» FROM PAGE 6
Trays Christmas Gift Baskets & Party DEADLINES:
Our deadlines for ad submission is MONDAY AT 10:00 A.M. Our deadline for error corrections is FRIDAY MONDAY MONDAY 3PM December 8 December 11 Please feel free to call Cheeseburger Sloppy us to discuss your ad. Joe
Honk! on stage - Nathan Carroll and company in Honk!. Directed and choreographed by David Connolly, the show features musical direction from Steve Thomas, set design by David Boechler, costume design by Rachel Berchtold and lighting design by Kaileigh Krysztofiak. Photo by Hilary Gauld Camilleri
The inclusion of two teams of children in the chorus no doubt kept director and choreographer David Connolly active behind the scenes. Costume designer Rachel Berchtold compiled a variety of colourful costumes suited to the production. The deep orange leggings and footwear, and bright yellow upper wear on the ducklings along with ruffled white skirts on the chickens were simple but appropriate. and Drewe Anthony George Stiles, the authors of Honk!, are a multi-award winning musical theatre writing partnership. The crew of this production has created a fun, energetic performance with attractive costumes and props, farm yard and family songs, plus a touch of humour appreciated by the adults in the crowd. The combined elements make the show entertaining for both adults and children. This reviewer was blessed to have grandchildren along for the performance. When asked about their favourite parts, the answers came easily: when the ugly duckling hatched and the white, girl swan danced. They also pointed out each fowl and animal family wore the same colour so it was easy to tell which characters belonged to each family. Honk! is on stage at the St. Jacobs Country Play House until Dec. 24. For more information or to purchase tickets call the box office at 1-855- 372-9866 or visit www.draytonentertainment.com.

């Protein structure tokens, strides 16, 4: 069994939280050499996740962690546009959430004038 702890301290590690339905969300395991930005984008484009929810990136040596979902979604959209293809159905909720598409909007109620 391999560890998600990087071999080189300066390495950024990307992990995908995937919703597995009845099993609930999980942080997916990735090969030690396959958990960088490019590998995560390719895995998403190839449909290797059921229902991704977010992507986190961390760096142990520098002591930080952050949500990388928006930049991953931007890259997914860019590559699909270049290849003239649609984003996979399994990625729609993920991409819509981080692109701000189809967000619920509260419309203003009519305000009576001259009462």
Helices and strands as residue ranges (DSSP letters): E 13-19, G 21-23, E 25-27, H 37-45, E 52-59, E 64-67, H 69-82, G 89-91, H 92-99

Custom Meat Orders for TURKEYS & ROASTS
Hometown Book Boutique
featuring books written by Drayton author Glynis Belec and books published by Angel Hope Publishing.
Gingerbread House Please email us your APPROVAL or sign your APPROVAL below Decorating Contest
in our Christmas feature r Colouble la i a v A
Call 519-638-3066 or email firstname.lastname@example.org
- leave a few lights on at home to give a “lived-in” look; - have a friend or neighbour clear your driveway of snow for a “lived-in” look; - have a neighbour park their vehicle in your driveway for a “lived-in” look; and - report any suspicious activity/persons to police or security officials immediately. “Don’t let a festive thief turn your festive season in to a horrible memory,” police urge. “Crime prevention works best when we all work at it together!”
Naughty or Nice? We don’t care! Get a great deal on a new phone this Christmas.
Details in store
*For your shopping convenience, we will be open 9-5 every Sunday in Dec.
90 WELLINGTON ST. S, DRAYTON | 519.638.2041 Mon-Wed: 8-8, Thu-Fri: 8-9, Sat: 8-6, Sun: 9-5*
21 Wellington Street South, Drayton 800 250 8750 www.mornington.ca See store for details. Oﬀer ends December 31, 2017. *Minimum $55/mth plan, 2 yr term required. Available to new and current customers who qualify. If handset is over $100, customer can choose to receive $100 oﬀ the handset at time of sale or receive a $100 bill credit. If handset is under $100, the customer will receive a $100 bill credit. Credit of $100 will be applied on monthly bill. Credit may take up to 60 days to process.